Don’t miss the moment: SRJC students eager and anxious to vote


Courtesy US Census Bureau

According to the U.S. Census Bureau, voter turnout of 18- to 29-year-olds jumped from 20% in 2014 to 36% in 2018, the largest increase for any age group — a 79% jump.

Emma Molloy, Staff Writer

Election day is fast approaching and Santa Rosa Junior College students are on the edge of their seats, anxious to hear who will be the next U.S. president. Students recognize the importance of this election and urge young voters to exercise their right to vote. 

SRJC psychology major Leah Kay said, “I’m scared, honestly,” when asked for her thoughts on the upcoming election. She fears what will happen with climate change, the pandemic and abortion rights if President Donald Trump is re-elected. 

“He appointed Amy Coney Barrett, and she wants to ban abortion,” Kay said. 

Kay and other students voiced their concern for the future. They recognize their votes could make a difference. Millennials are the only age group to see voter turnout increase since 2012. According to the U.S. Census Bureau, voter turnout of 18- to 29-year-olds jumped from 20% in 2014 to 36% in 2018, the largest increase for any age group — a 79% jump.

Kay is worried for the planet’s future, for women’s rights and the pandemic’s handling. Voting in this election is “way more important than past elections, way more serious,” she said.  

Kay is passionate there’s only one right way to steer our democracy in the right direction. “If you’re not voting, that’s a vote for Trump,” she said. “If you’re voting third party, that’s a vote for Trump. If you’re voting for Kanye, that’s so stupid, and it’s a vote for Trump. If you vote for Trump, guess what? You’re a piece of sh*t.” 

Kay recognizes some people are not thrilled about Biden, but hopes his running mate provides the missing energy. “Kamala Harris is young. She’s modern and progressive. If she takes over that would be so cool,” the 22-year-old SRJC student said. 

Students aren’t the only ones concerned about this election’s outcome; Rep. Jared Huffman of California’s 2nd District fears we are on the brink of losing our way as a free society.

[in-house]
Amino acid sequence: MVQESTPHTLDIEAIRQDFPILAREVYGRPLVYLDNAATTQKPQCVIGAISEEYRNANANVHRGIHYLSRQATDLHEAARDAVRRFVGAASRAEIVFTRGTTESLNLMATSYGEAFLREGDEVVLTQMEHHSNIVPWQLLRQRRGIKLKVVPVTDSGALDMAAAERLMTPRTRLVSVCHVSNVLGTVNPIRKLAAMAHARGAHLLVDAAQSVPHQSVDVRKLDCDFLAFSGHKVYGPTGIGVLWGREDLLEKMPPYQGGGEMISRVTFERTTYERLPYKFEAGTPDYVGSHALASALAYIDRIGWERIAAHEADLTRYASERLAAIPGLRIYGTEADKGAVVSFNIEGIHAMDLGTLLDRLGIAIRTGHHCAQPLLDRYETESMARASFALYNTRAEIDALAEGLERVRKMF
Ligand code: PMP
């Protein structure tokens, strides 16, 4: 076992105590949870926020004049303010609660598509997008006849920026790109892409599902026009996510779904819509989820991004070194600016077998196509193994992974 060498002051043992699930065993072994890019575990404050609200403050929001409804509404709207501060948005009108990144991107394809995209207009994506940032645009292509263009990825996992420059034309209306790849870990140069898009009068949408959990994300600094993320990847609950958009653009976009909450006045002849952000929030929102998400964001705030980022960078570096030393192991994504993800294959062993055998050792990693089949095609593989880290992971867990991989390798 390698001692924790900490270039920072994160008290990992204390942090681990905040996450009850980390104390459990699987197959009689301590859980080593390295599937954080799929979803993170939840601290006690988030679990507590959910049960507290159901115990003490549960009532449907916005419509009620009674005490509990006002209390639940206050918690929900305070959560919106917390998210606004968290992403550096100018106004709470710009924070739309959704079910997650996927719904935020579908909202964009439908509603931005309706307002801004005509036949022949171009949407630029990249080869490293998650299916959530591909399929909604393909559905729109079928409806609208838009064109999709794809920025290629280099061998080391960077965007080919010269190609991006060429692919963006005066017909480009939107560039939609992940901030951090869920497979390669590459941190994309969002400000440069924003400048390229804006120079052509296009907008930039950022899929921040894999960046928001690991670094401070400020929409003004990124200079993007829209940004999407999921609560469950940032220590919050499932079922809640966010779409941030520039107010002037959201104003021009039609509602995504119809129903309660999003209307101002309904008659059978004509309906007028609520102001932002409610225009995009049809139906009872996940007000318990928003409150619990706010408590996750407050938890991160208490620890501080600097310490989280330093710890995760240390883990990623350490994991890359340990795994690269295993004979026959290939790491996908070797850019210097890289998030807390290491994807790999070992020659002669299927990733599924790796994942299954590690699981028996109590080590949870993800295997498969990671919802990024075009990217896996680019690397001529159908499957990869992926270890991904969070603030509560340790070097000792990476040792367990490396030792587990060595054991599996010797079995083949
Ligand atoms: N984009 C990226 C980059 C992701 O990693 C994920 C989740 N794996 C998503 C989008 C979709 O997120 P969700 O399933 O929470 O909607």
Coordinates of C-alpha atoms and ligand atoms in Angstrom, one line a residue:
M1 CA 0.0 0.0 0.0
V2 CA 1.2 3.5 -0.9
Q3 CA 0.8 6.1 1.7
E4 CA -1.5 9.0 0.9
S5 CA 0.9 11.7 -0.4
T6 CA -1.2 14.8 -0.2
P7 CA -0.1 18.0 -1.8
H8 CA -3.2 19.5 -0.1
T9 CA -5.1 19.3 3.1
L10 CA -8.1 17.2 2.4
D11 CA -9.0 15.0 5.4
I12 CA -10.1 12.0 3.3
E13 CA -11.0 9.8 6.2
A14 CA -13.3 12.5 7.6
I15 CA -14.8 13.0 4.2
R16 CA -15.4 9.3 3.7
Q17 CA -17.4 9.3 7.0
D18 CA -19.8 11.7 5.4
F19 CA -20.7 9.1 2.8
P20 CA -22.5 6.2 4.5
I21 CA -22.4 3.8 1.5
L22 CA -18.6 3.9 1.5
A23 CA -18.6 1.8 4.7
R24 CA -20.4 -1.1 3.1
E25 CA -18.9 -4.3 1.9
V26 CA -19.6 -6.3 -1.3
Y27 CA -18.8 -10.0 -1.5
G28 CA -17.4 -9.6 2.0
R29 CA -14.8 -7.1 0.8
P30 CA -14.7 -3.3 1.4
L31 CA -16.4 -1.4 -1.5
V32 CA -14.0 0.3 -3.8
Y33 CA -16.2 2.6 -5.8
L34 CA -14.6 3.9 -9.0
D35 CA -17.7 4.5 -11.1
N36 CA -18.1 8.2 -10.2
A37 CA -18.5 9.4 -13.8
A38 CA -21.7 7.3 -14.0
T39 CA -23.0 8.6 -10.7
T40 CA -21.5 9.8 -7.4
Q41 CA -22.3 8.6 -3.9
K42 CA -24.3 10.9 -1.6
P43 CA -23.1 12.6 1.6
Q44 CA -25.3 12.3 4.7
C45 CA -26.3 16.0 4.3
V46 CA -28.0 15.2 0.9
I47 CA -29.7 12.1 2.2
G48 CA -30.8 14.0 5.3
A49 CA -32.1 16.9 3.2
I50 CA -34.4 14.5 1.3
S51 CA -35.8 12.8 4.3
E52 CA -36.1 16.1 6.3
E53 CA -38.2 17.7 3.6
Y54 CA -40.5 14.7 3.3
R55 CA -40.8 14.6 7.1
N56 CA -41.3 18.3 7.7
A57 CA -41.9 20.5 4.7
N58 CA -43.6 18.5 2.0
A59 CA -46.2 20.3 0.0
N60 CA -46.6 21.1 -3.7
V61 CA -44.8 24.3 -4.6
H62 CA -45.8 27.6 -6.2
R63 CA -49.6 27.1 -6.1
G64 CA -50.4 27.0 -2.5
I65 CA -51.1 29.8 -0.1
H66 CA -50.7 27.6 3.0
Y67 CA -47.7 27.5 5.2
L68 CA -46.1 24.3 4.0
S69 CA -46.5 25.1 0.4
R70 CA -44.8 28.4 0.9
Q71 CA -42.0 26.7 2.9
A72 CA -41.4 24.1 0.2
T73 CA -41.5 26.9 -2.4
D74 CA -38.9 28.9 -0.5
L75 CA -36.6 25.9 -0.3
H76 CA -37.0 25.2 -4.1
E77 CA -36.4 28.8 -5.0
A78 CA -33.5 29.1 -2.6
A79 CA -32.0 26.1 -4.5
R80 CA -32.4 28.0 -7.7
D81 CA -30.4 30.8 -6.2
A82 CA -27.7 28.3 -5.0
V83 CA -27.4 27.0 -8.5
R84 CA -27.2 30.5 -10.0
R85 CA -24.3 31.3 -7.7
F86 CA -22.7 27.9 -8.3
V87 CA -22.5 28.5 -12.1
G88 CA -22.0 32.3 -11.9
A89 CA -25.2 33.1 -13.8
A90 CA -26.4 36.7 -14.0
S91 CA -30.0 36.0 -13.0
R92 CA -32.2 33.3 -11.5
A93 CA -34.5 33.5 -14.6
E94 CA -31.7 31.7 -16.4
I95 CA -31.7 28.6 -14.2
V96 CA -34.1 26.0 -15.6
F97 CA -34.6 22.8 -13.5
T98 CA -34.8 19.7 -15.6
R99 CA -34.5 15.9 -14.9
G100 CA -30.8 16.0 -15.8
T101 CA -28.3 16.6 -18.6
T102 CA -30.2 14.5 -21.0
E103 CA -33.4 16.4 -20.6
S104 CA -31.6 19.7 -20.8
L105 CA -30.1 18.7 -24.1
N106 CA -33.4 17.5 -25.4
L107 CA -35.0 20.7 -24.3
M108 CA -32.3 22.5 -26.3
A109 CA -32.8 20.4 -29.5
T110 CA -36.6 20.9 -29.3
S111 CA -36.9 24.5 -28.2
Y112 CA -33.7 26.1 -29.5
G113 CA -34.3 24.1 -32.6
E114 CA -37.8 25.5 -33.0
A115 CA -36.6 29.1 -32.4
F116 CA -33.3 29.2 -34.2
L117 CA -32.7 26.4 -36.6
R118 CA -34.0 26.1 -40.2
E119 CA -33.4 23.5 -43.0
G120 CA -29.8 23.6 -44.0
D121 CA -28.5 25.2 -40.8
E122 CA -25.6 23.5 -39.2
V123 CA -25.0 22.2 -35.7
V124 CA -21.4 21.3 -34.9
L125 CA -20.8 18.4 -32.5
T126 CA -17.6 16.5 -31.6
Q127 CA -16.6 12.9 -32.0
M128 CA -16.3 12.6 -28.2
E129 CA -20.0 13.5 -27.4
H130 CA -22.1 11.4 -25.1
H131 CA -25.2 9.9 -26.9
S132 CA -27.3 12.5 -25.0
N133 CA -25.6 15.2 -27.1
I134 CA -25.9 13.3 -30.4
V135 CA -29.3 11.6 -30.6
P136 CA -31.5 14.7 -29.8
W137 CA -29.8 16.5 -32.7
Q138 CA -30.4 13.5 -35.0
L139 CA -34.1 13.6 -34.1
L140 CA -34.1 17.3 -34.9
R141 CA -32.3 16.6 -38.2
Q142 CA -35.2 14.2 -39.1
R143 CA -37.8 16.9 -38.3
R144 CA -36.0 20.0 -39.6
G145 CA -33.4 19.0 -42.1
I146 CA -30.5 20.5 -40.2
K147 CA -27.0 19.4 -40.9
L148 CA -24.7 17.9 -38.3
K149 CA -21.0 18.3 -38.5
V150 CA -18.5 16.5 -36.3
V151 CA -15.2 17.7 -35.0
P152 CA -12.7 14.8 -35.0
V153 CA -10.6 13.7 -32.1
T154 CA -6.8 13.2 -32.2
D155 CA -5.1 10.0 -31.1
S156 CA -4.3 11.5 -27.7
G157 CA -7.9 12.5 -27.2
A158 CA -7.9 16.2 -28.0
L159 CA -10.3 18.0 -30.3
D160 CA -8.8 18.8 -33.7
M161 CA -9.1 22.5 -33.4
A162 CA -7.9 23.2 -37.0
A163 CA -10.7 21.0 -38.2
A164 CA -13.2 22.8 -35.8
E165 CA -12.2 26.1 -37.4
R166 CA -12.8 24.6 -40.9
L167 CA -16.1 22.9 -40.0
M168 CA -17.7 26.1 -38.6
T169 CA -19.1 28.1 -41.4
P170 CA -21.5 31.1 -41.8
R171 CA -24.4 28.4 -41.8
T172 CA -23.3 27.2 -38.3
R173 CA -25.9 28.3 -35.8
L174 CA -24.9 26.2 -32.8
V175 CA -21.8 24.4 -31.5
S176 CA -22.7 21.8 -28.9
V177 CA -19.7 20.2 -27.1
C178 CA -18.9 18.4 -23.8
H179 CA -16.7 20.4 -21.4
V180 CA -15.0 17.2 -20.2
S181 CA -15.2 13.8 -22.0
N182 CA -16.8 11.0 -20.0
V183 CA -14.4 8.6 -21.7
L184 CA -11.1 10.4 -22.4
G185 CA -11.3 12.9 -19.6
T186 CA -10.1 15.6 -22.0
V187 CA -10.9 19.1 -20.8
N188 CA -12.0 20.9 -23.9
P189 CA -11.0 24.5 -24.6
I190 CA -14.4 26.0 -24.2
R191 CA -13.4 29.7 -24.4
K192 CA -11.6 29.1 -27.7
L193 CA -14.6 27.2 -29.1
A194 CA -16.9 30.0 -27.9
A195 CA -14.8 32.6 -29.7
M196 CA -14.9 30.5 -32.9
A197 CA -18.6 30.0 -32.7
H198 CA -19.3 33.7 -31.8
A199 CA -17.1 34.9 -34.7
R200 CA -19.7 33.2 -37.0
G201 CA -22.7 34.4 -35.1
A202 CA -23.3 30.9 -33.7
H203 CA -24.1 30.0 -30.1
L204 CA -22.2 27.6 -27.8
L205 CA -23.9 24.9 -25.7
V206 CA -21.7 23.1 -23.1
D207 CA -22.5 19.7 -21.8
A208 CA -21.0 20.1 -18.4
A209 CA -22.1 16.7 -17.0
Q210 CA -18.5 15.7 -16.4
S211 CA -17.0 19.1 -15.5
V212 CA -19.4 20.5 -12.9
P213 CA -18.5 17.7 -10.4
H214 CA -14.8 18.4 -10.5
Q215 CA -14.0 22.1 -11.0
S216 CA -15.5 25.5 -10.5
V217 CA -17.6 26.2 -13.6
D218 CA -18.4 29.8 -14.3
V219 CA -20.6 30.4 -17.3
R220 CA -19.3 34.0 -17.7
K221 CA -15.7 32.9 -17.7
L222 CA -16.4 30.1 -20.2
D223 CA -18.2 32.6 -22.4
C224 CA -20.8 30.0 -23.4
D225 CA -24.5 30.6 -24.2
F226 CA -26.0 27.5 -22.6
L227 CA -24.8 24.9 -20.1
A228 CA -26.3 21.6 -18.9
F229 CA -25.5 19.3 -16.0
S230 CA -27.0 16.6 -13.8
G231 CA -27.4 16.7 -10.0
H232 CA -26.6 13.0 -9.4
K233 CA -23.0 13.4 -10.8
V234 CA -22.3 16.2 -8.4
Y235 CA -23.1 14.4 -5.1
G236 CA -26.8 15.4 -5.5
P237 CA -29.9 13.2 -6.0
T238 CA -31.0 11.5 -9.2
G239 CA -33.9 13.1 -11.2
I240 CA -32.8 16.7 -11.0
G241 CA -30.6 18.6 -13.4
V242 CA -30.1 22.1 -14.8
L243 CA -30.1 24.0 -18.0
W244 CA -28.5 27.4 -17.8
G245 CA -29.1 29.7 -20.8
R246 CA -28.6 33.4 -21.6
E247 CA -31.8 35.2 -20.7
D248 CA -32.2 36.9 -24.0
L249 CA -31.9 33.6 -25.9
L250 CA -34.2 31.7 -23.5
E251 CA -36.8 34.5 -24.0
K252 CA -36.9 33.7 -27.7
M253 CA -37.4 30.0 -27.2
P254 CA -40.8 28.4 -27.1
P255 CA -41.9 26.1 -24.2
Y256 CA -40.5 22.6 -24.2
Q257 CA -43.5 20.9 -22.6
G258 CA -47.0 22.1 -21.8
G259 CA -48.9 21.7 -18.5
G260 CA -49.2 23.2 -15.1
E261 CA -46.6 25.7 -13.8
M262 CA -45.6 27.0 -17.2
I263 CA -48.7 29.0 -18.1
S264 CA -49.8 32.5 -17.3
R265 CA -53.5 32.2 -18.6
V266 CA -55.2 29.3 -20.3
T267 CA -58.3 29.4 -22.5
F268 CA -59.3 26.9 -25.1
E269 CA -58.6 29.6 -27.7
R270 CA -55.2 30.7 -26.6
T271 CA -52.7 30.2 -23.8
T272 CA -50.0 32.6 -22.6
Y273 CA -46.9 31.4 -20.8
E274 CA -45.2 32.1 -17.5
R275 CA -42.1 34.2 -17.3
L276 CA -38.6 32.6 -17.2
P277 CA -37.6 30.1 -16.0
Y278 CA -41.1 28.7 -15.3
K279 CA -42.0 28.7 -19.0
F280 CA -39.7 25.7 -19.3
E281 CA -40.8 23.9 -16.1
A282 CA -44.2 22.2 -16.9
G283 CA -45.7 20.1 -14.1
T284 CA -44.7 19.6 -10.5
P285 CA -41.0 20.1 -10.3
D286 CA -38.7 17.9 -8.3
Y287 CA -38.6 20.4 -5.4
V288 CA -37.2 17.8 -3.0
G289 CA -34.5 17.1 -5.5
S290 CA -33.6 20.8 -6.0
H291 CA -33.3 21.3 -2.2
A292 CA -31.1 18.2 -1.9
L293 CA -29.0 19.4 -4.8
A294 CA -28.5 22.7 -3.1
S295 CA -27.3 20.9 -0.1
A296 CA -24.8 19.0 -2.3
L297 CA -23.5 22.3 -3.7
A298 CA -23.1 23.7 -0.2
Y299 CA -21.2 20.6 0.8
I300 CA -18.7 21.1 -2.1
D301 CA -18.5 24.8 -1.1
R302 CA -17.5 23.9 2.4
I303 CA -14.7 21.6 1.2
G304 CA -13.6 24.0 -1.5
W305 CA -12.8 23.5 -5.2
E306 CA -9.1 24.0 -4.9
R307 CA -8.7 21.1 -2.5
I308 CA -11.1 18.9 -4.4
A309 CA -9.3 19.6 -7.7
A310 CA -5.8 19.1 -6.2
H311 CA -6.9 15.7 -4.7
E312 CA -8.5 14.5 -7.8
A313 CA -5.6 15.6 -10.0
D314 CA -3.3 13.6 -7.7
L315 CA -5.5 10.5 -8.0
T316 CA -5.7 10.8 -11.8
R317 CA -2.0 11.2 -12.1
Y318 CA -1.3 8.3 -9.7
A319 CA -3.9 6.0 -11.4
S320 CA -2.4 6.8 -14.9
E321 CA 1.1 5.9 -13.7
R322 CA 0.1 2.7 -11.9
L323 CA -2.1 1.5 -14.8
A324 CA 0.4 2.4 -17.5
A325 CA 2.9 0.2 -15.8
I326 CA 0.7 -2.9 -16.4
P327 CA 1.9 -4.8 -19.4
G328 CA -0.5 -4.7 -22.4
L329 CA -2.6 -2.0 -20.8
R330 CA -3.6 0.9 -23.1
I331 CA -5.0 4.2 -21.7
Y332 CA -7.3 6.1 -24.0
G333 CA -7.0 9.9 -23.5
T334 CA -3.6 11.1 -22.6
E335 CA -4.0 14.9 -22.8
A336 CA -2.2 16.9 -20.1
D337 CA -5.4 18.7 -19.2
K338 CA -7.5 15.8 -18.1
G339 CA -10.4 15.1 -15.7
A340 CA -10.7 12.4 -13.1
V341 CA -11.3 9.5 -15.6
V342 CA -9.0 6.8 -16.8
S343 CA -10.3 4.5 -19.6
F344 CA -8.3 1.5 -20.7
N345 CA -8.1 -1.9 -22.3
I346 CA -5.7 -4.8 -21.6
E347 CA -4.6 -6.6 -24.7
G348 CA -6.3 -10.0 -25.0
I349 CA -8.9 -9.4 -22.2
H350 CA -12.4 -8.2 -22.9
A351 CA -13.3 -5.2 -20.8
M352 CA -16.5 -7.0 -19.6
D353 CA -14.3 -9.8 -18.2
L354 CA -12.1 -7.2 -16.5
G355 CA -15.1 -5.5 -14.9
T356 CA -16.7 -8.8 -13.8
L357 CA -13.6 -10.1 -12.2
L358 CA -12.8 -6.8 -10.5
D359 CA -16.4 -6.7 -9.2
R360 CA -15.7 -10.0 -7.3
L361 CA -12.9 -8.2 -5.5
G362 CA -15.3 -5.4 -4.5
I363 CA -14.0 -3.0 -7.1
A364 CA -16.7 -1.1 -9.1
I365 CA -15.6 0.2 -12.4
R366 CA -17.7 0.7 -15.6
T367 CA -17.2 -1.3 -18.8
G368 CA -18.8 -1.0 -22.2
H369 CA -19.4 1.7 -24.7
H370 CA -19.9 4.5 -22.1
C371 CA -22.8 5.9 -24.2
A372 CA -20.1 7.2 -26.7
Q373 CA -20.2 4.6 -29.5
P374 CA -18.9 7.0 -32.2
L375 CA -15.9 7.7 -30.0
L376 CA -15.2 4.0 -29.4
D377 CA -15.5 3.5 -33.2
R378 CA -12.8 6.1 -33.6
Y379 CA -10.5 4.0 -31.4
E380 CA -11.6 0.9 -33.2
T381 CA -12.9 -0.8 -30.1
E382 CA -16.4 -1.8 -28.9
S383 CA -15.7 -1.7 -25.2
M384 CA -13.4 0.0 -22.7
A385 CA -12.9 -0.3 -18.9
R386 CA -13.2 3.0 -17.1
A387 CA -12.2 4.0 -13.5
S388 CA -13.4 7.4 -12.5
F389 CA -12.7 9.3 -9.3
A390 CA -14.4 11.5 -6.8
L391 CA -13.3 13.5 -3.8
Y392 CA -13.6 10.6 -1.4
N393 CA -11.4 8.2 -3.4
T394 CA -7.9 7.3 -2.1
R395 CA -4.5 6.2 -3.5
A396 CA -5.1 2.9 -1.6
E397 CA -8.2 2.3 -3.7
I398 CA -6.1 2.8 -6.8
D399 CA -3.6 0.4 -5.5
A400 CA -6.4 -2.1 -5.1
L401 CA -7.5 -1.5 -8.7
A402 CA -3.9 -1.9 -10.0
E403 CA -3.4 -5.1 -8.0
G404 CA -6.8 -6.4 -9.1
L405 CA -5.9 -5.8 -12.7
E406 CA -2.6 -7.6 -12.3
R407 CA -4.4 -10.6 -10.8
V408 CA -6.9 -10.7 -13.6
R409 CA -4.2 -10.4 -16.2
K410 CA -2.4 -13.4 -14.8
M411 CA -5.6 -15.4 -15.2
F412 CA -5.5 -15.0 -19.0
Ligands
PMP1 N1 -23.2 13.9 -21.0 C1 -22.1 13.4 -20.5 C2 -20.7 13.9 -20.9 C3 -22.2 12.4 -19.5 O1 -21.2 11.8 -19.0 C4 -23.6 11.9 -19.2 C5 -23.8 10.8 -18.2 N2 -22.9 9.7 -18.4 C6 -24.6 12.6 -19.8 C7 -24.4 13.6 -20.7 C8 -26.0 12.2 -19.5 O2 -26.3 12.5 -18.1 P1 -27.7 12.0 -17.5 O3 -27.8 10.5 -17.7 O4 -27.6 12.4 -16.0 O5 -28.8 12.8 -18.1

“We’re at a very existential moment for whether we’re going to continue to have a democracy,” he said in a Q&A with The Oak Leaf. 

Huffman wants everyone to vote. “To say that Democrats are no different than Republicans is deeply ignorant in the face of what we’re living through,” he said. “One party wants to continue a flawed-but-great democratic republic that we can all work together on making better; the other wants to take us down the path of authoritarian fascism.” 

Laurel Cozad, 21, an SRJC graphic design student, also thinks this election is critical. “It’s the most important election ever. It could either destroy our democracy — or hopefully save it with Biden.” 

She doesn’t mince words when it comes to people who refuse to vote. “That is by far the most stupid decision ever. I can’t even process it,” she said. “Students need to get out there and vote. Send your ballot in by Oct. 20 and vote the f*cker out.”

West Below, 19, a computer science student and the president of SRJC’s Young Americans for Liberty club, believes the propositions in this election are what young voters should focus on. “So many people are disillusioned with the current political system. People need to vote on their local ballot measures; they will affect your lives much more directly and immediately than the presidential election.”

Rep. Mike Thompson of California’s 5th District believes in educating all citizens on the importance of voting at every level, from local to federal. 

“The idea of folks not voting at any age has always puzzled me,” he said. “We’ve got a constitutional crisis right now in our country, and the idea that you would throw a vote away that could be used to correct this problem, I don’t understand.”

In 1965, Thompson marched with now-deceased civil rights icon Rep. John Lewis in Selma, Alabama, to protest African American’s right to vote. 

“John Lewis as a young activist was beaten within an inch of his life on the Edmund Pettus Bridge, protesting so all of us would be able to vote,” Thompson recalled. “John Lewis said, ‘I bled and almost died so you could have the right to vote.’ Do your part: vote.” 

Thompson’s colleague in the House agrees the path to a stronger democracy is via the ballot box. 

“Our country has never been perfect,” Huffman said. “It’s always needed to get better, but to throw away all of the tools that can make it better at a moment like this is just profoundly missing the moment.”